Self-care is seen as an indulgence - visit a spa, eat chocolate, treat yourself! While these things can make you feel good, they don;t necessarily make you feel better. There is a very distinct difference between those two words - good and better Maintaining a level of self-care is a necessity, particlarly if you work in a helping profession. Self-care practises are protective against the deleterious effects of vicarious trauma, compassion fatigue and burnout.
To really take care of yourself you need to do a
regular check of what's important and what isn't. This prioritising is a tricky skill to learn, particularly if you've been programmed into putting everything else before your good self.
But how do you prioritise?
As with anything you have never done before, it's all about leanring it as a new skill. And, yes it takes practise (blah blah blah). But I need to emphasise that poor self-care practises, or self care that gives you an instant feeling of feeling good isn;t enough to protect you against burnout.
Instead, looking at self-care as an observer, one who can look at things form the outside in, you might start to understand where your needs and wants lie, and already have a good idea about what the next step is. To give you some food for thought, here are some helpful tips you can use to get started in taking control of your well-being:
Start to notice everythign aorund you, your thoughts, your feelings and your actions. Notice how you respond when you open your emails, or the phone rings. Notice what you think about on your way to and from work. Notice what you are feeling on a Sunday night or when you wake up on a work day. You won;t have to be noticing this for very long to see a pattern forming. If your thoughts, feelings and actions are negative, these are a definite warnign sign that soemthing needs to change. Once you've identified where you're head is at the next step is.....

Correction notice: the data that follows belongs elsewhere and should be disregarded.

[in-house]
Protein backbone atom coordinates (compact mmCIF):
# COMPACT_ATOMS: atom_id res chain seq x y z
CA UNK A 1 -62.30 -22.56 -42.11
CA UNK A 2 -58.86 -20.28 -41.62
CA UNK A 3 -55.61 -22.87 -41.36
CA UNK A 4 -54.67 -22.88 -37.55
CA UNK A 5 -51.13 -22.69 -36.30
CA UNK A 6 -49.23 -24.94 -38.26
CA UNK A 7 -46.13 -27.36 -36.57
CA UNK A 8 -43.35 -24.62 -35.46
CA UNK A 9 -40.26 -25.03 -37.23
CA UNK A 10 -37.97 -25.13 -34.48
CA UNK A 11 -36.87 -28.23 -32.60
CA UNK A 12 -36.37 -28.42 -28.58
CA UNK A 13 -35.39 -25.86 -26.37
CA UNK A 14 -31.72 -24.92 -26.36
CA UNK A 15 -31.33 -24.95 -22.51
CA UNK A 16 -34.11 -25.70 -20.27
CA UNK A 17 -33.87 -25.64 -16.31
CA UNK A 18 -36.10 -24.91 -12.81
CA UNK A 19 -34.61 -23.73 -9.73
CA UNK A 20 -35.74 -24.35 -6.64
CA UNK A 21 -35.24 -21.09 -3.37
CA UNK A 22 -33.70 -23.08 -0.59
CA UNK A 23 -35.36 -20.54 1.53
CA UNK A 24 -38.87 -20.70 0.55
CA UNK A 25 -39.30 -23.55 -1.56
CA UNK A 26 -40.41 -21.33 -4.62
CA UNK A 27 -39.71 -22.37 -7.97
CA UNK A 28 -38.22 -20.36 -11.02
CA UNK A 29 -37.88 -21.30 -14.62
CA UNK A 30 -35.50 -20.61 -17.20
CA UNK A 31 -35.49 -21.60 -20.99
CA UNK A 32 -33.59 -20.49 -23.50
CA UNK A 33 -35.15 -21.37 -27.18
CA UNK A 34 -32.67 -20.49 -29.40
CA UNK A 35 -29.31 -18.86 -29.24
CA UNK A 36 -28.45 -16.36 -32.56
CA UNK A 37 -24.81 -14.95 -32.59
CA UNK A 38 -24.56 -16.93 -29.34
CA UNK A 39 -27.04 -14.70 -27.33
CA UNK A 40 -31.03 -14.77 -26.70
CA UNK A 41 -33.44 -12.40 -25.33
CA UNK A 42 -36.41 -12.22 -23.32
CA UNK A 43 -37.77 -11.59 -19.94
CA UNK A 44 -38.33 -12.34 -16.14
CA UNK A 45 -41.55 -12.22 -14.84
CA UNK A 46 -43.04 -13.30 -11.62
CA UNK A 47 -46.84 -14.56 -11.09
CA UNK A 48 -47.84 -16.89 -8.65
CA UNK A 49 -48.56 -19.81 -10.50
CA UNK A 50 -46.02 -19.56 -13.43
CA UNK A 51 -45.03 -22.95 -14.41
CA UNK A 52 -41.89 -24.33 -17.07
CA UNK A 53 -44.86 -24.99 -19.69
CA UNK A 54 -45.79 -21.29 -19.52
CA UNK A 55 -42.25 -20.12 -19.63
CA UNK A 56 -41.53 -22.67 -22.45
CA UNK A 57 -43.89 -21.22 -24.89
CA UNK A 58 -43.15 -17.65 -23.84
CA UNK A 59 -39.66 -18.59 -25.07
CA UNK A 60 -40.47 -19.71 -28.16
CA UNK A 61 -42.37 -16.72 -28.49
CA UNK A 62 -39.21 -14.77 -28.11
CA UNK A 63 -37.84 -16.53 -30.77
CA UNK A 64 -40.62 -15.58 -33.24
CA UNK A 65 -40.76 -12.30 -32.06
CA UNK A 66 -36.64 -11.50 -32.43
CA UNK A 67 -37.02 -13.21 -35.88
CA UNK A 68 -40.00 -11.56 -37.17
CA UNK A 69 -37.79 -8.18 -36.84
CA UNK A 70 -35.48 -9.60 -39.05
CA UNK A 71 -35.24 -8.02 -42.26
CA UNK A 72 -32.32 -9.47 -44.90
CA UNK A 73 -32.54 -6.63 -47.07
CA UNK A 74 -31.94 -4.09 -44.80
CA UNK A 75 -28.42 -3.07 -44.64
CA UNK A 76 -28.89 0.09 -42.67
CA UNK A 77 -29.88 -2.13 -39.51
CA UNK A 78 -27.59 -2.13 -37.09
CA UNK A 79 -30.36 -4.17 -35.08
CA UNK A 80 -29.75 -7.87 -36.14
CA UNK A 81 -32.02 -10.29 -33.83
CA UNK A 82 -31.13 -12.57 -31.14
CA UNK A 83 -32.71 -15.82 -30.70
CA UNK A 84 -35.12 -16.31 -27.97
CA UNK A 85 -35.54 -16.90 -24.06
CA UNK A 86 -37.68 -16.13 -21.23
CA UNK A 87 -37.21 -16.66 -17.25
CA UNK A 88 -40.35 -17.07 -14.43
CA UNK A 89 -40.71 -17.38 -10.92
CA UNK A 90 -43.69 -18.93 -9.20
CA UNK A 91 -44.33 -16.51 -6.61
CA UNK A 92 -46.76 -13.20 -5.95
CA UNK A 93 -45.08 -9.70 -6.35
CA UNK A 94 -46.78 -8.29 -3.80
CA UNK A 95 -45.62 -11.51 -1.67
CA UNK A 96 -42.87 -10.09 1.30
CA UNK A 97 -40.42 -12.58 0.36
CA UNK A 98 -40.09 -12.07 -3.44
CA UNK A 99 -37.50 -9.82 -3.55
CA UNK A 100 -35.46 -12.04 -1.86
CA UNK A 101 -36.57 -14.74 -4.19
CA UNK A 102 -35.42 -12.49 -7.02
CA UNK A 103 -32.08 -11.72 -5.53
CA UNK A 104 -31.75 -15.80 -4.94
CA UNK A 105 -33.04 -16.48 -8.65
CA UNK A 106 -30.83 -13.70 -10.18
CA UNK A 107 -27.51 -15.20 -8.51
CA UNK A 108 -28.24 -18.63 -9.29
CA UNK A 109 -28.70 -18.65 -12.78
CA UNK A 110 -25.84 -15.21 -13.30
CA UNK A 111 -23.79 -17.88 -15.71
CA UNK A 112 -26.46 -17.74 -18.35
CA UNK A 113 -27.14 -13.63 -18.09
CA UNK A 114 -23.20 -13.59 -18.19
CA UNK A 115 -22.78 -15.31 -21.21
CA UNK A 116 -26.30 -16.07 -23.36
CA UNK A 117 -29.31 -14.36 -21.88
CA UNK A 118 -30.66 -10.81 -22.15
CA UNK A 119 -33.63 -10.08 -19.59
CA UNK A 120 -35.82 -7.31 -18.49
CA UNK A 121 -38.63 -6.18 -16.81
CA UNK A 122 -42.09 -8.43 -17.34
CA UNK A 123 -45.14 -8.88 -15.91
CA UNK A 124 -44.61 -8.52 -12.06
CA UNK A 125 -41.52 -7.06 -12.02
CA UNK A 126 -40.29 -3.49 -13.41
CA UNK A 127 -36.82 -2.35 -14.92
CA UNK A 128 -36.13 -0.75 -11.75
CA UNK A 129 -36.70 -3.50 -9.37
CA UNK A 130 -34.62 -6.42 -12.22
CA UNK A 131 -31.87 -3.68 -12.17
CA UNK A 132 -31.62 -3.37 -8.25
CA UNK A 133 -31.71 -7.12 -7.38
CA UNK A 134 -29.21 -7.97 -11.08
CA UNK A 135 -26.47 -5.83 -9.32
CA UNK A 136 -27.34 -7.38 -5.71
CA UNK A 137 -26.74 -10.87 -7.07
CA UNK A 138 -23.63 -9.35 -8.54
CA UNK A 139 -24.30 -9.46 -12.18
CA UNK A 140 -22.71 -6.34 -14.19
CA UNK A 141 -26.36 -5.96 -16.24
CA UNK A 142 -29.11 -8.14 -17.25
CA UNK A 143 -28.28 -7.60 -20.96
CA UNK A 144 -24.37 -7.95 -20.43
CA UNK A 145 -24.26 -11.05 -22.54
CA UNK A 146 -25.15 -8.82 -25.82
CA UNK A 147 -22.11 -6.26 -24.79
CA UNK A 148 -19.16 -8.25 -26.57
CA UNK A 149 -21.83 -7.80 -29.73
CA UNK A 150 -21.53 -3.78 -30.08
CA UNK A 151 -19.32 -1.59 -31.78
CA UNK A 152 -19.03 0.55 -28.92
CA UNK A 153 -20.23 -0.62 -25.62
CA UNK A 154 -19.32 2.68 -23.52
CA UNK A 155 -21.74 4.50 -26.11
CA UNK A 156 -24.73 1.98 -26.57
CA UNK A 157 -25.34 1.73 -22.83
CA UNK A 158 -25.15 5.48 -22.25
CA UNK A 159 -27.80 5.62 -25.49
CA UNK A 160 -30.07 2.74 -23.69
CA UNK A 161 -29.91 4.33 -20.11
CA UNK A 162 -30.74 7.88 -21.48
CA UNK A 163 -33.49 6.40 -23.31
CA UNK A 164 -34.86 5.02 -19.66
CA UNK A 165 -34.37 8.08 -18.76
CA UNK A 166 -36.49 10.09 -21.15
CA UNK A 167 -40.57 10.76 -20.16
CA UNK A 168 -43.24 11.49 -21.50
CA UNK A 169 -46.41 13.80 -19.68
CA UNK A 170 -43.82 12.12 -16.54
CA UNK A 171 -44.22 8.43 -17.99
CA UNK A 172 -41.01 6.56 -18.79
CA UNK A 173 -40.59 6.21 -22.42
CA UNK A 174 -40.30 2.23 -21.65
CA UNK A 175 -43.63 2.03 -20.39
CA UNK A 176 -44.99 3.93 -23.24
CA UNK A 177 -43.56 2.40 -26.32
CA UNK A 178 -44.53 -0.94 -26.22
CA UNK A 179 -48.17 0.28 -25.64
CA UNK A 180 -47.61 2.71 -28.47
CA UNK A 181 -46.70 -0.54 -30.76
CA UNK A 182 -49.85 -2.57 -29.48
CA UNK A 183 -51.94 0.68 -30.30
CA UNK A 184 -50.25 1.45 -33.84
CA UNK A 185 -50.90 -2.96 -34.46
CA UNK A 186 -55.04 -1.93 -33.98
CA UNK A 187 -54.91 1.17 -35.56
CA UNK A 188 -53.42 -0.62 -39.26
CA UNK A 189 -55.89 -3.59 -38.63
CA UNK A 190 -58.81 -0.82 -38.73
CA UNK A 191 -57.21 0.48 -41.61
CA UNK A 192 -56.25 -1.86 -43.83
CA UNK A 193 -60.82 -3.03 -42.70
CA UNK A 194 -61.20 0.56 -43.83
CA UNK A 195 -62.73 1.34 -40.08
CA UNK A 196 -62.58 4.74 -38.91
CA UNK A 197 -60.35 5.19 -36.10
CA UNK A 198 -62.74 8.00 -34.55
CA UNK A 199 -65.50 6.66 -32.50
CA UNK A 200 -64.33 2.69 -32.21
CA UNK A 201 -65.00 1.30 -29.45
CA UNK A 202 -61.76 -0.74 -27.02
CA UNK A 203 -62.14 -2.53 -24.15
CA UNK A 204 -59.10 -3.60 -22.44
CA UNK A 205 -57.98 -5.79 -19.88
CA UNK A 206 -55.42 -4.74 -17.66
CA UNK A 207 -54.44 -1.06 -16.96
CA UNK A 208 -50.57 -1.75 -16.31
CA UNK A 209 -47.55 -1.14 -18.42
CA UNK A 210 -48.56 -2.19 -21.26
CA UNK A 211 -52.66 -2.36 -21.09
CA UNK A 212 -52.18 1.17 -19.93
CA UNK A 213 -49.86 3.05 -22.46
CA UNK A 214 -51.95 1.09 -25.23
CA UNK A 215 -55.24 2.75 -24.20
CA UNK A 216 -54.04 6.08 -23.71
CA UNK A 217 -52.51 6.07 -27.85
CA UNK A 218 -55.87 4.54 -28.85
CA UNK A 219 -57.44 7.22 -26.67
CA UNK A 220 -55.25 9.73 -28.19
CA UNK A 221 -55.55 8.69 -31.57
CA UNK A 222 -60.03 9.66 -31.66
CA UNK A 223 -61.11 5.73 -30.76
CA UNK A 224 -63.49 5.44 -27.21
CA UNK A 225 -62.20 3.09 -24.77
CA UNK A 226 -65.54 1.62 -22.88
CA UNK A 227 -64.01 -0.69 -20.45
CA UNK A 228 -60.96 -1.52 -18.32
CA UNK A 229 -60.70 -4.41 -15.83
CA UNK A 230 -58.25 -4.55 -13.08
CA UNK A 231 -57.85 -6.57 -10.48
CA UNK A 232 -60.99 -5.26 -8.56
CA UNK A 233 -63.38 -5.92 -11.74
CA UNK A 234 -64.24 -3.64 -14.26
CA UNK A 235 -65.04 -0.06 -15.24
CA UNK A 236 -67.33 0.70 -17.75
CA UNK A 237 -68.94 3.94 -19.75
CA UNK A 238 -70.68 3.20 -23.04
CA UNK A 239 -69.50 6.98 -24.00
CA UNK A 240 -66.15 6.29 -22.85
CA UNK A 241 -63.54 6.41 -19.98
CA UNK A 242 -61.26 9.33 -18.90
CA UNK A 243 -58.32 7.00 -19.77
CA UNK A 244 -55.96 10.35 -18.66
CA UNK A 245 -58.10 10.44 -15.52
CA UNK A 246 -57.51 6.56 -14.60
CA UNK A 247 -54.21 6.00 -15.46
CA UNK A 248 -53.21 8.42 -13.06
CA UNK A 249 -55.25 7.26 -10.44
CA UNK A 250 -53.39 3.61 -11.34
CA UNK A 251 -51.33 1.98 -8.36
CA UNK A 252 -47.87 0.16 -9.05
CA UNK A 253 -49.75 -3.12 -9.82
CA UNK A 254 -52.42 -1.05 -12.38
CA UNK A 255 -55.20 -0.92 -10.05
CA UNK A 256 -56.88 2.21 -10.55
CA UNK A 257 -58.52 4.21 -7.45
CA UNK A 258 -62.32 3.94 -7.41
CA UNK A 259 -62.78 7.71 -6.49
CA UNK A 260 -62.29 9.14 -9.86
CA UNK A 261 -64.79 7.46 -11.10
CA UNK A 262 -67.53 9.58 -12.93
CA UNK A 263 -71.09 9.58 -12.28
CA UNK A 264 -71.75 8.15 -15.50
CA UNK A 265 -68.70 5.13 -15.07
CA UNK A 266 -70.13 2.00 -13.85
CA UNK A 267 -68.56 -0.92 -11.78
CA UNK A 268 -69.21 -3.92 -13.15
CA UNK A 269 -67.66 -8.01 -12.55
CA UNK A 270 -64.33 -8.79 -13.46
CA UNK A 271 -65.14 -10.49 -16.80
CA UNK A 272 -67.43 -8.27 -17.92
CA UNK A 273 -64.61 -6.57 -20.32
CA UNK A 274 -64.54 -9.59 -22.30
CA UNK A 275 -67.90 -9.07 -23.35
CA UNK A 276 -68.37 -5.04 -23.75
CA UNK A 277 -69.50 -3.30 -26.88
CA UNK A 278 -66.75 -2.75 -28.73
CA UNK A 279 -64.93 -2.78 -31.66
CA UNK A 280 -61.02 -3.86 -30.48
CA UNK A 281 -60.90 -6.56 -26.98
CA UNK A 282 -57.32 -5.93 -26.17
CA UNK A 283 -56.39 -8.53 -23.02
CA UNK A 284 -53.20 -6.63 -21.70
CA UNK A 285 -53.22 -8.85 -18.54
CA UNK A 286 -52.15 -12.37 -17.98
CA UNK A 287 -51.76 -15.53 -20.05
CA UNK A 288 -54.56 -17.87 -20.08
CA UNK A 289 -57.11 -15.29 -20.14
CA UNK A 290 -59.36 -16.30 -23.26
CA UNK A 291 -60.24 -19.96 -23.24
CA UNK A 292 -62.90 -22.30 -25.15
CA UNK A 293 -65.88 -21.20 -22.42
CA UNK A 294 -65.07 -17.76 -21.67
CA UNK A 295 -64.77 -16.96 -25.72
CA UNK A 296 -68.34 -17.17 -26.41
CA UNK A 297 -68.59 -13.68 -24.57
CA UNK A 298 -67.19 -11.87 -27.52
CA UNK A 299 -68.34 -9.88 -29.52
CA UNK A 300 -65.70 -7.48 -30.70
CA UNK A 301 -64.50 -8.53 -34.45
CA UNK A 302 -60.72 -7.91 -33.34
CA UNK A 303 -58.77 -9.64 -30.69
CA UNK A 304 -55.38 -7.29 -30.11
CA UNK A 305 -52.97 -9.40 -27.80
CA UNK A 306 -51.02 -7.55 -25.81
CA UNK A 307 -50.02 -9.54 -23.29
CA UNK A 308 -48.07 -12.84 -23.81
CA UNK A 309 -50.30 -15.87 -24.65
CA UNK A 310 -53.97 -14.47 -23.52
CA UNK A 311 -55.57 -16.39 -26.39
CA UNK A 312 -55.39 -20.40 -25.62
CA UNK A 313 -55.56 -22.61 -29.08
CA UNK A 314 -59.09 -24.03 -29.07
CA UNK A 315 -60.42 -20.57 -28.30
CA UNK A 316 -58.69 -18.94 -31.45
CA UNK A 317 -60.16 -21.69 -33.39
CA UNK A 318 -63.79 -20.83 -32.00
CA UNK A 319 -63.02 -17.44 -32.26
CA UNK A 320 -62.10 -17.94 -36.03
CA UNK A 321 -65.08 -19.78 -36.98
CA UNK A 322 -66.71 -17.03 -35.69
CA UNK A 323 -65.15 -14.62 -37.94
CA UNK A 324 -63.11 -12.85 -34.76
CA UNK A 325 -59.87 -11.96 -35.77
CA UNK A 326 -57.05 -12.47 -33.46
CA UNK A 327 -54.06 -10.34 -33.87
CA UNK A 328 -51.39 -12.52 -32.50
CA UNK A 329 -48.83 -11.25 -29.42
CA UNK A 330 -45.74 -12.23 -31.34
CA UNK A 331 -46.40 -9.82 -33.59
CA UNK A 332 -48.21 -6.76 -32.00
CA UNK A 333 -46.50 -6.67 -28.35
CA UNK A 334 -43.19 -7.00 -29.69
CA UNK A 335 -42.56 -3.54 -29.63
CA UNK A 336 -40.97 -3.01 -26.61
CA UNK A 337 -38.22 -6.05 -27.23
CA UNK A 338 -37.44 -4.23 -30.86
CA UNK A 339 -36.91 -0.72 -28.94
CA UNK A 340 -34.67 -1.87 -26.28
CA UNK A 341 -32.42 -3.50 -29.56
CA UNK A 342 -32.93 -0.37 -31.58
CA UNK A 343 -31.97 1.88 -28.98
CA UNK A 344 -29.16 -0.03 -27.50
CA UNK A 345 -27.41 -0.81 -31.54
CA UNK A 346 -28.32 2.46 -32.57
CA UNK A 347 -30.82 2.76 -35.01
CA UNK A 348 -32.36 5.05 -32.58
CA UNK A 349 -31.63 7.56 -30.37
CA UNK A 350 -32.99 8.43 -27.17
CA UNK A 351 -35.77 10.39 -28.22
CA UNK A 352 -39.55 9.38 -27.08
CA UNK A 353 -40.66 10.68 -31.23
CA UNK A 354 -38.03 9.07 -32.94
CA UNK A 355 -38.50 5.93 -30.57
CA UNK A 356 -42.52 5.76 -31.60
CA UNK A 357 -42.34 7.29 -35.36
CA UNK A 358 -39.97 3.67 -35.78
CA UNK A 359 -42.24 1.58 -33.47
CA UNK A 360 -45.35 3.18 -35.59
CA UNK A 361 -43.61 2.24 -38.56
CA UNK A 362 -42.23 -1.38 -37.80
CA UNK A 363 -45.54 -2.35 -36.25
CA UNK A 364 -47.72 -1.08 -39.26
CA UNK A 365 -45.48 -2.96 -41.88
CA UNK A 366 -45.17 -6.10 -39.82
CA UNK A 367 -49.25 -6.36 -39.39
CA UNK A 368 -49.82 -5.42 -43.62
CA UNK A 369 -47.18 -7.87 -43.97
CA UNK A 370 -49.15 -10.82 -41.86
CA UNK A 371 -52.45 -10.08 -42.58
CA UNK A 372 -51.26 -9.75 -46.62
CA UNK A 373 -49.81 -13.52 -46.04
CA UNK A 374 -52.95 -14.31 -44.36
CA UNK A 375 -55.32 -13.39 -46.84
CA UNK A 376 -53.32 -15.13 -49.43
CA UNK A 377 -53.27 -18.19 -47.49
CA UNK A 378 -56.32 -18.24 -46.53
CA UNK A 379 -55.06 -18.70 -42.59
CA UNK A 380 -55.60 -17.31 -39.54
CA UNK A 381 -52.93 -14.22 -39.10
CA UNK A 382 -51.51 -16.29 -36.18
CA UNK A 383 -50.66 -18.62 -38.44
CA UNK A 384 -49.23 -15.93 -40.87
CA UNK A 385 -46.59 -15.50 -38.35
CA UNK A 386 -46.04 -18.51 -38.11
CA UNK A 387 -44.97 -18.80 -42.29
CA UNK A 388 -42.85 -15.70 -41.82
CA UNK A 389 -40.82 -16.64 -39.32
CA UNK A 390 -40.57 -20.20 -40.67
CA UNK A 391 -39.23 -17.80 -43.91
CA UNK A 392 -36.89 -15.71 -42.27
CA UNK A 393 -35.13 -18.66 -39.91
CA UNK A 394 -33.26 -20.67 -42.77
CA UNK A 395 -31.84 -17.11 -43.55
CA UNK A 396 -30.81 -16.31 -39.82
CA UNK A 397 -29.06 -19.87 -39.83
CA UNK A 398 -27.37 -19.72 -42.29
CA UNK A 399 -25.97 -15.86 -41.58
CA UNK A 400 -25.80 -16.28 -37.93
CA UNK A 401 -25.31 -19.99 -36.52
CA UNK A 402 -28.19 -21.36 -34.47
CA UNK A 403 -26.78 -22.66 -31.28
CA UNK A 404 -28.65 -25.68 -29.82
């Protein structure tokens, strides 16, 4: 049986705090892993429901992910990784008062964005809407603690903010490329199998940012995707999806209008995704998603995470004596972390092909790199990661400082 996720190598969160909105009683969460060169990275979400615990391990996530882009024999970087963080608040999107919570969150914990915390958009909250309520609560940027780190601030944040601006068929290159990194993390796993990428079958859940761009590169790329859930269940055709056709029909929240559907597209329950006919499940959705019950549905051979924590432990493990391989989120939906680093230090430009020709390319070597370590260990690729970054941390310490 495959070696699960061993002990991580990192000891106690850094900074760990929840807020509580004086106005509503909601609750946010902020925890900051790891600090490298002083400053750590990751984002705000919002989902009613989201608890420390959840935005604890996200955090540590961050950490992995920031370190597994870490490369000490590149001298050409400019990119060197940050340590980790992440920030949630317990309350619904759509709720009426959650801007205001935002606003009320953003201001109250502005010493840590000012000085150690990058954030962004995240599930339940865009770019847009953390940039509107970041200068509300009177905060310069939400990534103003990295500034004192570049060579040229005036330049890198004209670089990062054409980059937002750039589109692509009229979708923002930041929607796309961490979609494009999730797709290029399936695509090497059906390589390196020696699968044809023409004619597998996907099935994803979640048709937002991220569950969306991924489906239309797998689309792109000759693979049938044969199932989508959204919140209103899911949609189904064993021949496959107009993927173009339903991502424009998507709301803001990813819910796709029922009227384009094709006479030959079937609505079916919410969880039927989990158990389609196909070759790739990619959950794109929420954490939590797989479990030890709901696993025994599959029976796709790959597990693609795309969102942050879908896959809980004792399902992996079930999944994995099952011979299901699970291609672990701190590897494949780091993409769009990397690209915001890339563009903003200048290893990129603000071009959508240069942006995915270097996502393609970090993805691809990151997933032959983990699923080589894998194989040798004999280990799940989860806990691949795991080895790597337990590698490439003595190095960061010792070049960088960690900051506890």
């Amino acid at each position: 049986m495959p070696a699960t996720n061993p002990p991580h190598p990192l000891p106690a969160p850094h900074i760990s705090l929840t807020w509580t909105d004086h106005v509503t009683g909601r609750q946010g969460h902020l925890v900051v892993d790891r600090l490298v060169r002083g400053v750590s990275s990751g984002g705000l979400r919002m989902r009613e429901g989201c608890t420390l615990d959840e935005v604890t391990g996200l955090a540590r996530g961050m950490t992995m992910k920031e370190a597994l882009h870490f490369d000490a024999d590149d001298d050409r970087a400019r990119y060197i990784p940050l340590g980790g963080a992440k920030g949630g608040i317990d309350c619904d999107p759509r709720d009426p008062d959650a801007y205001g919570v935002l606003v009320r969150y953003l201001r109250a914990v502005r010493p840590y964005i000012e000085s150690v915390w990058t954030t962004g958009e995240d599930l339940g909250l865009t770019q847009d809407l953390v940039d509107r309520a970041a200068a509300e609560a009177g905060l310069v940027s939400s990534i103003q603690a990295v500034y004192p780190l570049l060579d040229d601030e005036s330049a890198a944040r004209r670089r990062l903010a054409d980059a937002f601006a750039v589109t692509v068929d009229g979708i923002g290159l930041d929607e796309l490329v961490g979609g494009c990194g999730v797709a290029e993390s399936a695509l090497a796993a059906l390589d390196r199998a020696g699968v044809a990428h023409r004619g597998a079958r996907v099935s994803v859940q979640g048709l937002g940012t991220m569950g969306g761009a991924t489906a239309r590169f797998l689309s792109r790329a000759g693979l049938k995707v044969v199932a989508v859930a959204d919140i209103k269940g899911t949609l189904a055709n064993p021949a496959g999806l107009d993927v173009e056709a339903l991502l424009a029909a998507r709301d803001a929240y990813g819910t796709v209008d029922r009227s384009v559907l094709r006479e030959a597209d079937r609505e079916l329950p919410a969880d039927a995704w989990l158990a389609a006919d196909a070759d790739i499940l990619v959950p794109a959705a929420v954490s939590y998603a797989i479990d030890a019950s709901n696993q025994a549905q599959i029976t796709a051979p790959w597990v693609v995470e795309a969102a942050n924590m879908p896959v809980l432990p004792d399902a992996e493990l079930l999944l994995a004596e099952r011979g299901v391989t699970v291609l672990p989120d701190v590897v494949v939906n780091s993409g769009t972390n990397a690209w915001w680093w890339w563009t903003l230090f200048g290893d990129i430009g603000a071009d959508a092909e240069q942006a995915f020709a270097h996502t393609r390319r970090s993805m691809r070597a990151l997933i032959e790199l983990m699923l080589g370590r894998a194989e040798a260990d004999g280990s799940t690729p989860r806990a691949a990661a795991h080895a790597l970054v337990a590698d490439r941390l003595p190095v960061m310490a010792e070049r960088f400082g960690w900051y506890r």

If you want to delve further into your self-care habits a fantatsic resource can be found on the ReachOut Website https://schools.au.reachout.com/articles/self-care-for-professionals
You do not need to be a mental health professional to access these resources, and to make it even more attractive, they are free to use.
By assessing which aspects of your life need a self-care overhaul, this resource will get you to think about every facet of your life form work, home, relationships, emotional and spiritual well-being. Although we see our lives centred around a dichotomy of work/home, we are more complex creatures than those 2 simplistic categories. Once you have identified which aspects of your life need to change, you move on to.....
Start saying "No" to things you don't want to do, or don't have the energy for. Start saying "Yes" to what you have let go of because the busy-ness of life took over. Start exercising because you want to, or read that book you've heard so much about, or read the one you've read so many times the pages are falling out. No matter what floats your boat, the point is to float the damn boat.
By engaging with your Self in a way that fosters a sense of achievement, enjoyment and satisfaction you will notice a building up of resilience against those parts of your life that suck. Whatever those sucky parts are. The greater investment you put into your own well-being, the harder it will be for the edges of yourself to become crispy from the attempts at burning you out.